Removal of Filipino language and literature as required college subjects sparks opposition

By Karlo Mongaya/Global Voices

A group of Filipino professors, scholars, and students in the Philippines is leading a campaign against government steps to remove the mandatory teaching of Filipino language and Panitikan (literature) at the college level.

Along with English, Filipino is one of the two official languages in the Philippines, where over 185 are spoken. It is the country’s national language and main lingua franca.

On October 9, 2018, the Supreme Court upheld the legality of the Commission on Higher Education (CHED) Memorandum Order 13 of 2013 which officially removes Filipino and Philippine literature from the General Education curriculum in colleges and universities. The SC decision overturns a temporary restraining order secured in 2015 by opponents of the CHED measure.

Basic education in the Philippines is composed of kindergarten (5-6 years old), elementary (7-12 years old), high school (13-16 years old), and senior high school (17-18 years old). This is followed by college level (19-22 years old) at higher education institutions.

CHED justifies the curricular changes by reasoning that the said subjects are already taught in the basic education curriculum. This comes amidst the implementation of the K-12 program, which since 2011 have added two more years of senior high school.

But critics say the anti-Filipino curricular changes reinforce an educational system inherited from the American colonial era that privileges English and trains students for the foreign labor market. The erasure of Filipino is seen as part of wider educational packages that marginalize the humanities and other academic fields considered non-essential for the formation of young Filipinos for the cheap labor needs of big business.

Various groups are leading protests and legal actions against the erasure of Filipino and Panitikan in college. Tanggol Wika (Defend our language), an alliance of professors, students, writers, and cultural workers has filed a motion for reconsideration at the high court last November 26, 2018. They warn that 10,000 teachers could end up losing their jobs due to the curricular changes.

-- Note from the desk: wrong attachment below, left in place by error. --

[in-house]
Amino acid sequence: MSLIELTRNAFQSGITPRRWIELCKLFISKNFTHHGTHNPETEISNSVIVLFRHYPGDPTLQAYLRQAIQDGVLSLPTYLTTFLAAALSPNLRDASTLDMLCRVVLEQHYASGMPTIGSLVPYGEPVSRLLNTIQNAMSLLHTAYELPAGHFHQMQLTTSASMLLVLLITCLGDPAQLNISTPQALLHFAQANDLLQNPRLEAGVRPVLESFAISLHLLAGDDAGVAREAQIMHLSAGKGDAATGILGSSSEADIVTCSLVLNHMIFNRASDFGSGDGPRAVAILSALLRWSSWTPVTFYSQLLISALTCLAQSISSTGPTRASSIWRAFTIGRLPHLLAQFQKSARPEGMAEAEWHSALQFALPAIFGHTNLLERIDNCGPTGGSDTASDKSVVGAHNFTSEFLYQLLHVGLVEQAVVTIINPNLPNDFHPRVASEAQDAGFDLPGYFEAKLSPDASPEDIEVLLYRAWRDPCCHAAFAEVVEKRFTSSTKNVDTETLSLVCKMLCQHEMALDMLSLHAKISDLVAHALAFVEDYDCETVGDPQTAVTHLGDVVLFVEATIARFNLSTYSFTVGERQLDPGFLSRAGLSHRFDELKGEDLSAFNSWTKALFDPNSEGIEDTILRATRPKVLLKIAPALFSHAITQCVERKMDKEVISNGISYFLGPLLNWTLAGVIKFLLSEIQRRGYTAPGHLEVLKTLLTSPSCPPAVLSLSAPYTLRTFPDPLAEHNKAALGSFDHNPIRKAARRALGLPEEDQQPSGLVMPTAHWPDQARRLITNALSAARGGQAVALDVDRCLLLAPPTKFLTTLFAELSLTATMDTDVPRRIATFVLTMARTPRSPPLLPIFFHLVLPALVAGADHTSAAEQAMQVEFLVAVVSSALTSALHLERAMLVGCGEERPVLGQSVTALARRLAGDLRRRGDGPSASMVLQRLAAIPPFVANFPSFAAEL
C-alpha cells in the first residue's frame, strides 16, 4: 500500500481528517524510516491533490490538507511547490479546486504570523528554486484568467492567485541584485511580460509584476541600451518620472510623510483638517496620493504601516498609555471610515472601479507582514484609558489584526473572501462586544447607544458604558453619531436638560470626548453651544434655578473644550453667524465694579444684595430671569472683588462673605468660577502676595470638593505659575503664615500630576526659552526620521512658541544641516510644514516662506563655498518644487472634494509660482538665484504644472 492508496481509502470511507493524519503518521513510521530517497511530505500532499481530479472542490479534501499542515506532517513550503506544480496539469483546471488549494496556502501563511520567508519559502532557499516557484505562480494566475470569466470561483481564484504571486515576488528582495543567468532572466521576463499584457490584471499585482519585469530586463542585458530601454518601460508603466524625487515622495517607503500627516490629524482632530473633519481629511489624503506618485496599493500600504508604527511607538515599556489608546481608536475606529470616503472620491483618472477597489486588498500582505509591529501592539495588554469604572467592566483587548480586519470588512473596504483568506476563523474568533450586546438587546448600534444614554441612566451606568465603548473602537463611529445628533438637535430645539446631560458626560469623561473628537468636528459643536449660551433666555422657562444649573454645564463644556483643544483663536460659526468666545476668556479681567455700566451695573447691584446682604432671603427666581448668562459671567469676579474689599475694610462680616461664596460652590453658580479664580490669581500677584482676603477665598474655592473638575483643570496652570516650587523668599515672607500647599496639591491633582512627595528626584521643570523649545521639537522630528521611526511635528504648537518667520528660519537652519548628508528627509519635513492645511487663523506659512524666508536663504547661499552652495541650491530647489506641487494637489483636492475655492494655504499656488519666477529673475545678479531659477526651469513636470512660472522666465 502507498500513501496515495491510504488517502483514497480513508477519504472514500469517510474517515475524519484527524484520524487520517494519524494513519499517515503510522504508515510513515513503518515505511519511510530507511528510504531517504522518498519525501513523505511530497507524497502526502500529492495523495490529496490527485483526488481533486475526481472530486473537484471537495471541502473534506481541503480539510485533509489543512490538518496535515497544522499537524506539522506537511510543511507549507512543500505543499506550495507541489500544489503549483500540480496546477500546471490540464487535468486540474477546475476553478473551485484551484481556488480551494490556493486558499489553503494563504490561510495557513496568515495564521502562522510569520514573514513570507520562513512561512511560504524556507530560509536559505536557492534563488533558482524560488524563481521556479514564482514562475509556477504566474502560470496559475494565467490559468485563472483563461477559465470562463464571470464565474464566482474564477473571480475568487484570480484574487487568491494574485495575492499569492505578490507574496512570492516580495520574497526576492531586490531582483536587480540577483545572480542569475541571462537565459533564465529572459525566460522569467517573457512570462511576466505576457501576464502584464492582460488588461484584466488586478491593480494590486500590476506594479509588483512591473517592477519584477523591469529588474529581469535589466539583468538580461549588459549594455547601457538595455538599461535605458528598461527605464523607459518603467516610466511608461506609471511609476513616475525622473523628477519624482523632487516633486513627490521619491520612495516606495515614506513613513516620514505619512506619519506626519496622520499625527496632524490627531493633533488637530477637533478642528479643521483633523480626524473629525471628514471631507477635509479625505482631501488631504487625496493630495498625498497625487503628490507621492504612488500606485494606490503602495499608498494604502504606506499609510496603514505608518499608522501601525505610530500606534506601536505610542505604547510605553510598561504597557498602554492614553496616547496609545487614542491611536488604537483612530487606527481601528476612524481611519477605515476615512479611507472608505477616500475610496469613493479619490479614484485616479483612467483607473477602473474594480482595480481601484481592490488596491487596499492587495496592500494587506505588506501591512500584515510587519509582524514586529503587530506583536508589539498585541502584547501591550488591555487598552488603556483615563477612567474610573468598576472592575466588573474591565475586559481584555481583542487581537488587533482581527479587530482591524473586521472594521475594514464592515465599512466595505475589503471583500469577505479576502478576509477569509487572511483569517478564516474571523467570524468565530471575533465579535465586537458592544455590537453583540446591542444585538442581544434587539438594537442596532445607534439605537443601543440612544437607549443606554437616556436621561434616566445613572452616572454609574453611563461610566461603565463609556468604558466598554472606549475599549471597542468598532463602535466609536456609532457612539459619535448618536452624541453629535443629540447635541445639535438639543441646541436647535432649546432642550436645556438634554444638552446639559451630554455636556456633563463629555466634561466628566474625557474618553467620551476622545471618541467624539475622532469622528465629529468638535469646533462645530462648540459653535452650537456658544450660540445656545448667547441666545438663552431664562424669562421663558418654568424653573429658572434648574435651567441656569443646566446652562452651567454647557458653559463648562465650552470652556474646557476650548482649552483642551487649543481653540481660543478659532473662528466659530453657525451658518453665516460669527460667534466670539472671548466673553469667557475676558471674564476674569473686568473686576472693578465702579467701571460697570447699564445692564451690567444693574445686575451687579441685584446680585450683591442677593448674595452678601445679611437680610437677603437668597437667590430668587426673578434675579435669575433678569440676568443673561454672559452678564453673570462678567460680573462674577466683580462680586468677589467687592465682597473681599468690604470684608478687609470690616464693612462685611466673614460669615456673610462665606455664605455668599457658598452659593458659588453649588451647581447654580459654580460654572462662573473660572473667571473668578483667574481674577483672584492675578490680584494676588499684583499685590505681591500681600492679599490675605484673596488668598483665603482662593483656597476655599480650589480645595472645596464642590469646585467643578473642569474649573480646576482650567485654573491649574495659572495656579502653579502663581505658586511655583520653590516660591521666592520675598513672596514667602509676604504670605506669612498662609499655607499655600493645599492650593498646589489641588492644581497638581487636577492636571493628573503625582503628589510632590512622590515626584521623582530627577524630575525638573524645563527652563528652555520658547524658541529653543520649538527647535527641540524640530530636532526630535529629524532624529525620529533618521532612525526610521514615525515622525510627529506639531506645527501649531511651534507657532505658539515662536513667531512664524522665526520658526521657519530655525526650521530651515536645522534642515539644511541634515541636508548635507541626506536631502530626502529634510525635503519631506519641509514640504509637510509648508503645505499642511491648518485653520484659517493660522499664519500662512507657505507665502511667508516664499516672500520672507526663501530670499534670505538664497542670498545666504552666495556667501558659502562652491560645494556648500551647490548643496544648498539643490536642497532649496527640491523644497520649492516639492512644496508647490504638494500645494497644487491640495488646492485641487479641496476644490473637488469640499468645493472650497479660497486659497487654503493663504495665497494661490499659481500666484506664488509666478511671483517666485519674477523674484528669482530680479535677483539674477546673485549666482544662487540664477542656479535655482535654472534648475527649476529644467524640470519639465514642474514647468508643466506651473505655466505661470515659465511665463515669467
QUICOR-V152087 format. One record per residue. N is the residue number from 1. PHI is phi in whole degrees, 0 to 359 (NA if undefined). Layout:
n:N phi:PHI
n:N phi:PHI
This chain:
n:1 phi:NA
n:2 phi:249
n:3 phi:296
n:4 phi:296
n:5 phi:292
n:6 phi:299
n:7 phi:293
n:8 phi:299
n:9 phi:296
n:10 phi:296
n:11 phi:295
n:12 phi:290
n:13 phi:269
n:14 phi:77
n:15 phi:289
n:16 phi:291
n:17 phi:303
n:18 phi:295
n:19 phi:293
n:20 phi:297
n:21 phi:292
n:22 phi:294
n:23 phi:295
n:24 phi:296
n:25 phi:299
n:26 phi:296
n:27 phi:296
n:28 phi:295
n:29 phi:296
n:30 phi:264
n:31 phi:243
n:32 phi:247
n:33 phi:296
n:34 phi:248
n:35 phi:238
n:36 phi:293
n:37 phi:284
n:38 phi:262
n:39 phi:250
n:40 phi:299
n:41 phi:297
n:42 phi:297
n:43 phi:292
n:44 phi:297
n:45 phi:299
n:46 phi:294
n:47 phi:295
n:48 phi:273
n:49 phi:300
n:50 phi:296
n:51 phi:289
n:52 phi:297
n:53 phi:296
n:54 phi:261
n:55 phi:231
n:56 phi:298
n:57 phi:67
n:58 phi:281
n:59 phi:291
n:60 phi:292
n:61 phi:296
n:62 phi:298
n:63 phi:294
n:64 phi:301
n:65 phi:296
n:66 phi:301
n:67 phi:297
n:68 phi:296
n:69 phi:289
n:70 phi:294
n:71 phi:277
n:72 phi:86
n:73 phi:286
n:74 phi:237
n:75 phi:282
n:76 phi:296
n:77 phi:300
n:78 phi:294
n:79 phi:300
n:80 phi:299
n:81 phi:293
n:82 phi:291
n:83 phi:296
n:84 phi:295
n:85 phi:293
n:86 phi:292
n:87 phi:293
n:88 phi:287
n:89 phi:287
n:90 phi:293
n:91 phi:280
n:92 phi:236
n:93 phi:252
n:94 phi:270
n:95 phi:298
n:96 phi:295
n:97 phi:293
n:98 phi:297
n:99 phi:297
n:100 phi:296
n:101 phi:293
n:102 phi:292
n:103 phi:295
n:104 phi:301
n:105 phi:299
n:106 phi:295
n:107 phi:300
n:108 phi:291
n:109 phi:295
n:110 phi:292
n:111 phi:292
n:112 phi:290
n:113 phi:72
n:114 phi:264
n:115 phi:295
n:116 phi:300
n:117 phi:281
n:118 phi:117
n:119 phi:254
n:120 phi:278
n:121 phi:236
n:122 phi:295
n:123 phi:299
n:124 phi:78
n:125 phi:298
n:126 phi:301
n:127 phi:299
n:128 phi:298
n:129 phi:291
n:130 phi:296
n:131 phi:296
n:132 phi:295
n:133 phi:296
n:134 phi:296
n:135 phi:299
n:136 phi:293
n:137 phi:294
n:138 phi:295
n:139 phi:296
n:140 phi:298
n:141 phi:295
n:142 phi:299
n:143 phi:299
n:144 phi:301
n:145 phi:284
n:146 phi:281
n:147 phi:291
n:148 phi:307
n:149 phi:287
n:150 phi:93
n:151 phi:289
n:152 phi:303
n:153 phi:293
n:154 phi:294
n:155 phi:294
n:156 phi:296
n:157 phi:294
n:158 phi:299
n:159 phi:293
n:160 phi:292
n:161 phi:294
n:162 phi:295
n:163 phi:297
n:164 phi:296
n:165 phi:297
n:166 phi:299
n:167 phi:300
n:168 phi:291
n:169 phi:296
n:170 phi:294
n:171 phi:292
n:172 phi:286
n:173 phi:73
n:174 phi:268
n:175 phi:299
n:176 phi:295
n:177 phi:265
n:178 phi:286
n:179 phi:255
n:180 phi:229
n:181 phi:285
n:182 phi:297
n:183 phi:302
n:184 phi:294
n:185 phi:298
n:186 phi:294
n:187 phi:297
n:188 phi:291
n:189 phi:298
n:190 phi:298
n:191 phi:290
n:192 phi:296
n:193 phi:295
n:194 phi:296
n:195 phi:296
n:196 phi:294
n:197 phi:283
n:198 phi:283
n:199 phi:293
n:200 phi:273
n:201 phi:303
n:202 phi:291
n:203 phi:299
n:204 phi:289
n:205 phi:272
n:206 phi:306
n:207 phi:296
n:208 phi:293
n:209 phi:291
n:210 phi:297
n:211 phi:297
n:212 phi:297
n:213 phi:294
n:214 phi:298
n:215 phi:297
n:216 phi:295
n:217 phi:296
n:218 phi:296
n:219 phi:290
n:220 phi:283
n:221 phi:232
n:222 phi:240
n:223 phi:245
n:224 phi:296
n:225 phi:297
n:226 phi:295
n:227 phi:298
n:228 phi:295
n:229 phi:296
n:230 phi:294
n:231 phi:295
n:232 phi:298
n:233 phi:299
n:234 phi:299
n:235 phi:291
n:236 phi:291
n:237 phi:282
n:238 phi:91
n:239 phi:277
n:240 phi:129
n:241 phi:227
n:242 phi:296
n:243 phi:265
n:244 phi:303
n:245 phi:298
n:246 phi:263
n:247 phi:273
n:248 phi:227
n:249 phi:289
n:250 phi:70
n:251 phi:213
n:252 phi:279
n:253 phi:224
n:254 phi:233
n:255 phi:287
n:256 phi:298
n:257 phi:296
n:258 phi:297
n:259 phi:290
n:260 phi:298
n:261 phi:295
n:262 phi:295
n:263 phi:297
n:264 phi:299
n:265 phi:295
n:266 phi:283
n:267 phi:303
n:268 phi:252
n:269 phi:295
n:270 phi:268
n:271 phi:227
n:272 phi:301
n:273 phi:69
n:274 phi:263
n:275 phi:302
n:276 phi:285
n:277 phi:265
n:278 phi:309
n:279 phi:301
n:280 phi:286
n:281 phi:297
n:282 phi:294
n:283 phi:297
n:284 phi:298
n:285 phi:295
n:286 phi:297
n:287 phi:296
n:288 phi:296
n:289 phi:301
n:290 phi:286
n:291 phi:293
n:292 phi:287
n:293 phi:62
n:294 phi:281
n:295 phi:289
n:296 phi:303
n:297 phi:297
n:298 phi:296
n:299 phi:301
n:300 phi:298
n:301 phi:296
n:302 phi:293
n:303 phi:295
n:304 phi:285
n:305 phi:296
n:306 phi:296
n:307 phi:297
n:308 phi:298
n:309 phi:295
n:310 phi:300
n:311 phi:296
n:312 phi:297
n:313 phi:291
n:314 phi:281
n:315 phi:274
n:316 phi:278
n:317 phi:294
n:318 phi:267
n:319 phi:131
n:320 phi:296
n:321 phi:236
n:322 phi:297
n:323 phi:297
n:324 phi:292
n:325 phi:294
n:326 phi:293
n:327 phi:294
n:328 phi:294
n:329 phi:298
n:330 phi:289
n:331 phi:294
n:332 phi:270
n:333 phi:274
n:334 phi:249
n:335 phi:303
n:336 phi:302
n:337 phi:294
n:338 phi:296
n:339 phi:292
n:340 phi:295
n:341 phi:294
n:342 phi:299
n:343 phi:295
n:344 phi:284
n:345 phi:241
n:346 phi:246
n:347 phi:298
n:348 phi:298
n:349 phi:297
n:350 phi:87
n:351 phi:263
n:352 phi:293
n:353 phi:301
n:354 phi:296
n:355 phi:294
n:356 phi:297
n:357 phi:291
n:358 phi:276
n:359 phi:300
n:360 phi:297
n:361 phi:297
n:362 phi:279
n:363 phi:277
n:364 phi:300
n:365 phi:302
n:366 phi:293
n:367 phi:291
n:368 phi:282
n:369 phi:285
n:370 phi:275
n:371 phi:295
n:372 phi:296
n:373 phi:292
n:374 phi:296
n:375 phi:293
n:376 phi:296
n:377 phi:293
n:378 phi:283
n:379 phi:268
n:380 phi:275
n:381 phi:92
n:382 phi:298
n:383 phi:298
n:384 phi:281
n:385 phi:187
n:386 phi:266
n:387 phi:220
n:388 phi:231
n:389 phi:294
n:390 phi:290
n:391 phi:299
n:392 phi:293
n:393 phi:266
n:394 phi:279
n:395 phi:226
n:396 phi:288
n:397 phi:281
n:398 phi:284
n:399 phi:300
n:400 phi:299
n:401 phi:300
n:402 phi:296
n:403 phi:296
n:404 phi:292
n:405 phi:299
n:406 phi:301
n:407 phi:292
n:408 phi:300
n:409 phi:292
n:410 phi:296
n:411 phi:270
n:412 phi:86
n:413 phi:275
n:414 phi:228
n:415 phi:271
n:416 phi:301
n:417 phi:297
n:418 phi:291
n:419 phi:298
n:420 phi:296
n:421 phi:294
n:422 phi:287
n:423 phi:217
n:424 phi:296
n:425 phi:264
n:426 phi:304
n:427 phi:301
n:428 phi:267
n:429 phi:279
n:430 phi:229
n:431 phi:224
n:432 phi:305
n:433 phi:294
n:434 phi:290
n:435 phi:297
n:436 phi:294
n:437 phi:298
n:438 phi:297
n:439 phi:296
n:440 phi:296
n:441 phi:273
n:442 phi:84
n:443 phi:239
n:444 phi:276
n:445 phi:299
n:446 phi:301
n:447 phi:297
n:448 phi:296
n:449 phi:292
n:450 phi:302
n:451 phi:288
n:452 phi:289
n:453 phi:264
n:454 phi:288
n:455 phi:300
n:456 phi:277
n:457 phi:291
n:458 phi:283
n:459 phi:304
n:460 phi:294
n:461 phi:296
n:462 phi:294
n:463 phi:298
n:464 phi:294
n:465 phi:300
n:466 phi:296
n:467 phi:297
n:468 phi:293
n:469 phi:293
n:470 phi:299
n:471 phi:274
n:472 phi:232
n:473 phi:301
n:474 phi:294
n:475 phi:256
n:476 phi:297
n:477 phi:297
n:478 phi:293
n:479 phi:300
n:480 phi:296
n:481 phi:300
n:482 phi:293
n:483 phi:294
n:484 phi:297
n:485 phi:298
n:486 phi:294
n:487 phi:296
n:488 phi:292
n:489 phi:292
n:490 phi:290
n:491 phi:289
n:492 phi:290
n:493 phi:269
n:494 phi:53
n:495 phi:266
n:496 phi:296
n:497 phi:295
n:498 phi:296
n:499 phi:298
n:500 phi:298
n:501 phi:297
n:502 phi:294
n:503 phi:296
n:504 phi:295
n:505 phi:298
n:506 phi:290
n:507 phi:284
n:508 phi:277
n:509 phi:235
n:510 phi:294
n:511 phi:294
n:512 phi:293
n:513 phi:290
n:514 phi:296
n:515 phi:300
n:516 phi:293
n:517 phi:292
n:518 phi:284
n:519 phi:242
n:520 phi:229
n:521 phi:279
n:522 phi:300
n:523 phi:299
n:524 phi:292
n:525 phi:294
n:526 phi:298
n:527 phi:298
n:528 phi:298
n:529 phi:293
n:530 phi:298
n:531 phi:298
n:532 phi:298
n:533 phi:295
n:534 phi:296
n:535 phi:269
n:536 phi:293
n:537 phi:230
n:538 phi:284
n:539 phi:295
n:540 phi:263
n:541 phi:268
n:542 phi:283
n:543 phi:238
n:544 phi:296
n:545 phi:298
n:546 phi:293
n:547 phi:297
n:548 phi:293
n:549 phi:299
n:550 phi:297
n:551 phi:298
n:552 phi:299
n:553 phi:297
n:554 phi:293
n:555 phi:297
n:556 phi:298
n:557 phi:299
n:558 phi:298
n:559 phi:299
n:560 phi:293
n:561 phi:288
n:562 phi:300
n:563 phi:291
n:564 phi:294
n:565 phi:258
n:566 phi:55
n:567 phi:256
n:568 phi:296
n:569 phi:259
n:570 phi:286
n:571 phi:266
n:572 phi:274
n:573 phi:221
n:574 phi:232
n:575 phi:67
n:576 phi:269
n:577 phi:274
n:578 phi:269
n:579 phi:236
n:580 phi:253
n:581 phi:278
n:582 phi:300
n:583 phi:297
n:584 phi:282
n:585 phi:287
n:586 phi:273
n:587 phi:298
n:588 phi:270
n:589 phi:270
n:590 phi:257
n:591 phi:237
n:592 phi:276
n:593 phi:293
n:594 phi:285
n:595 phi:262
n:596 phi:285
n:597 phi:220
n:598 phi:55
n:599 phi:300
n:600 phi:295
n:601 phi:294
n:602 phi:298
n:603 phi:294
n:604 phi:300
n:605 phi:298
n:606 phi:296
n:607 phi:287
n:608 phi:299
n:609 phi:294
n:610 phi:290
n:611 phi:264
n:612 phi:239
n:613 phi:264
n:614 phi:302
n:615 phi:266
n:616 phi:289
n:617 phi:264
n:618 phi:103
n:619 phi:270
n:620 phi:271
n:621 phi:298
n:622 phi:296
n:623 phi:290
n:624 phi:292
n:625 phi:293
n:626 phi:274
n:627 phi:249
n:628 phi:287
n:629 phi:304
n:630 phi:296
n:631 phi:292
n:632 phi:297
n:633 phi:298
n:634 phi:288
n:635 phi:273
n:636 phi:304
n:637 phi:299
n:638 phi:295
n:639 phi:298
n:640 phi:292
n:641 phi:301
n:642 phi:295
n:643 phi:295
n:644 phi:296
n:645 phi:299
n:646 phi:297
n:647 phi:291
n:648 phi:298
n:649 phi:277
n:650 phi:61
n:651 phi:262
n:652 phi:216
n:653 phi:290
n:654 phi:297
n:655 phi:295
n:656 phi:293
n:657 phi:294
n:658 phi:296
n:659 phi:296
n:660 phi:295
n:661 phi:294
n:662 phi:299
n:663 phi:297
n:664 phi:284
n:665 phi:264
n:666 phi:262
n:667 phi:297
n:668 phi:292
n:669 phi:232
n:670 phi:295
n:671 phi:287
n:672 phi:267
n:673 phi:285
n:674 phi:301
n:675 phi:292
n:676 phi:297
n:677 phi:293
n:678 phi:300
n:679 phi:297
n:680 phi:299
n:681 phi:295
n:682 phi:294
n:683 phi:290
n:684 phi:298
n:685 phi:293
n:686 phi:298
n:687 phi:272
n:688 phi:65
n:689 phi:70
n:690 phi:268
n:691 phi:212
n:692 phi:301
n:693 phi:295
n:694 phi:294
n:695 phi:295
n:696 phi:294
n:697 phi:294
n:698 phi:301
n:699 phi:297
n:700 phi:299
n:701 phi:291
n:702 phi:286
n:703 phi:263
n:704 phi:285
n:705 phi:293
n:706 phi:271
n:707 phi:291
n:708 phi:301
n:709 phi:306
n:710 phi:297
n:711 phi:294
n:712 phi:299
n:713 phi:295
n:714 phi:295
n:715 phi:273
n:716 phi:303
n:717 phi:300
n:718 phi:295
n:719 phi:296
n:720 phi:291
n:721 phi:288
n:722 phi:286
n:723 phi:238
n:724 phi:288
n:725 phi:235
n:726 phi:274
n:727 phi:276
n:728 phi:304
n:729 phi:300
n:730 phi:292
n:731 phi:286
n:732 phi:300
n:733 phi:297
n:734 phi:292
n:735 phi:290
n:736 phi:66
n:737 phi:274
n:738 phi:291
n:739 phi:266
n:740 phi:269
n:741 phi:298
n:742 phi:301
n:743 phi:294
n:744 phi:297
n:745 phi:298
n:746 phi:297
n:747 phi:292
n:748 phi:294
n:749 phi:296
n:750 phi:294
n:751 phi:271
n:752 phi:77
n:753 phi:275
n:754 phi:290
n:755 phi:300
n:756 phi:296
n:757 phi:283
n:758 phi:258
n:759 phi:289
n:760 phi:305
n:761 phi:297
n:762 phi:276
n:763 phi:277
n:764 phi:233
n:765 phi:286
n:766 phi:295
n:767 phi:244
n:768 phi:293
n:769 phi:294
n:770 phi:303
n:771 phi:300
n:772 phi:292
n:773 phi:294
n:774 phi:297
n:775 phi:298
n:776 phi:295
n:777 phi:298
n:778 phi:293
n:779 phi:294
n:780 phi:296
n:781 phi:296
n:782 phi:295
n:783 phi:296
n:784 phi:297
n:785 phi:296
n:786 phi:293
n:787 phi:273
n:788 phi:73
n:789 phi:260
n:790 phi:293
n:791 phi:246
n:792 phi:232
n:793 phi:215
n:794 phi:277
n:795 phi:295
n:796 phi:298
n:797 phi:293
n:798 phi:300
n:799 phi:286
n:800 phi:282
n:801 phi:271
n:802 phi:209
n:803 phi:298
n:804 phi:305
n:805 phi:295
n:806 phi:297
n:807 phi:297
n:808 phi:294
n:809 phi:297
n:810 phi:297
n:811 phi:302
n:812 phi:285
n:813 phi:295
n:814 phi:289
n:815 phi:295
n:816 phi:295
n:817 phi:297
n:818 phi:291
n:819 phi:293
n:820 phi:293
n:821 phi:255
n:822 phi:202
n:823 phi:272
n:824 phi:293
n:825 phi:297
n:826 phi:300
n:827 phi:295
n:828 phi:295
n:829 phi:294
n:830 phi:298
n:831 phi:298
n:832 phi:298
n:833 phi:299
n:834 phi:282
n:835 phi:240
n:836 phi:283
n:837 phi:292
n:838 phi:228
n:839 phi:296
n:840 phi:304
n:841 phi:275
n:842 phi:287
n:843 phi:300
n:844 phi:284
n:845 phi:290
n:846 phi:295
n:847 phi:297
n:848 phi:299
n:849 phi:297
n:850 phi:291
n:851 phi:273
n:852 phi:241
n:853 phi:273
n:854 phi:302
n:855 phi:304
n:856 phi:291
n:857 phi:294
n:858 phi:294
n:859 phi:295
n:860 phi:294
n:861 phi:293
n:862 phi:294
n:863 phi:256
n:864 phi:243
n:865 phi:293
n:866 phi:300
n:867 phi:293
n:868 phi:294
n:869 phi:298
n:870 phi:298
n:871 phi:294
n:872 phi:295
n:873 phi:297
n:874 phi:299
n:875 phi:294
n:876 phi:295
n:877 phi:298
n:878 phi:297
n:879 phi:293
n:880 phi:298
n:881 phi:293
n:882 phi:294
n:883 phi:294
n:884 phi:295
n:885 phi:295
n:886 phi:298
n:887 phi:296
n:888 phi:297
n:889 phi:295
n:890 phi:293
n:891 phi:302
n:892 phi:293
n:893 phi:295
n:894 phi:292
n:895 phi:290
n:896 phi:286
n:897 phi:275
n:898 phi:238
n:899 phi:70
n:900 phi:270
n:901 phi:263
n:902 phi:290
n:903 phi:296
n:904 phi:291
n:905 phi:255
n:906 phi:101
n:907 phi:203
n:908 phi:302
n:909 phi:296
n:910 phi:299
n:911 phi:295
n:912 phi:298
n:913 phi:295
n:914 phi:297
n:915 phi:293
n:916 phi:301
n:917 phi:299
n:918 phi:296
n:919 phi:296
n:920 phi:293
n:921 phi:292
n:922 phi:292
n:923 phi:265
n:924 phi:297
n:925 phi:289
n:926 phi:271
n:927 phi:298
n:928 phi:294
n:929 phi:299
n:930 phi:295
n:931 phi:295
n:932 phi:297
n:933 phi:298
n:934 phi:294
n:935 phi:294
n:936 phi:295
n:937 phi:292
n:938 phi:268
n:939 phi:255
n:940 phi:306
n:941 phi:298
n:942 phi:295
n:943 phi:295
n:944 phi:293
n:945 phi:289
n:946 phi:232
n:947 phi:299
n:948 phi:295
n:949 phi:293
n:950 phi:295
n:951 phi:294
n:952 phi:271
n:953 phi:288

Filipino advocates are encouraging netizens to post statements in support of the preservation of Filipino in college using the hashtag #TanggolWikaAtBayan (Defend our language and nation).

Tanggol Wika members marched to the Supreme Court to file motions for reconsideration on the removal of Filipino in the college curriculum. Photo by the Manila Collegian used with permission.

statement by the University of the Philippines Diliman University Council calls for the preservation and development of Filipino and Panitikan in college:

“We believe that Filipino language and literature is vital in deepening the critical, creative, free, and liberating capacities of students and people, whatever their courses, disciplines, and fields of expertise. The study of language and literature in college is no duplication but an expansion of theory, practice, and its usage in the university, the nation, and life.

An online petition has also been recently initiated by the national university’s Department of Filipino and Philippine Literatures. Here are some of the comments written by the online petitioners at

Carol Marcelo:No one would love her own language if not us Filipinos hence it is only right that we enrich this through active usage and recognition of its being our soul even from before.”

Rommel Rodriguez: “The continued teaching of the Filipino language and Philippine literature up to college is important because it is part of the molding of a nationalist consciousness and Filipino aspirations of our students.”

Memes have also sprung online poking fun at CHED and the Duterte government and calling for the preservation of Filipino and Panitikan in college:

Other nations’ own languages did not become a hindrance for them to become progressive, hence we Filipinos should not think that the Filipino language will become an obstruction to development.

I am an Ilokano and I like to write and read of the discourses of national unity and liberation. Because it is understood by the majority, Filipino is the most effective language to attain this.

Left: Patronage of foreign language and culture. Center: State forces. Right: Developing one’s own national language and identity.

Top: Filipino Subject. Bottom: “Students today don’t have any nationalist spirit anymore”

This article by Karlo Mongaya is from Global Voices, an international and multilingual news site, and is republished on Kodao Productions as part of a content-sharing agreement.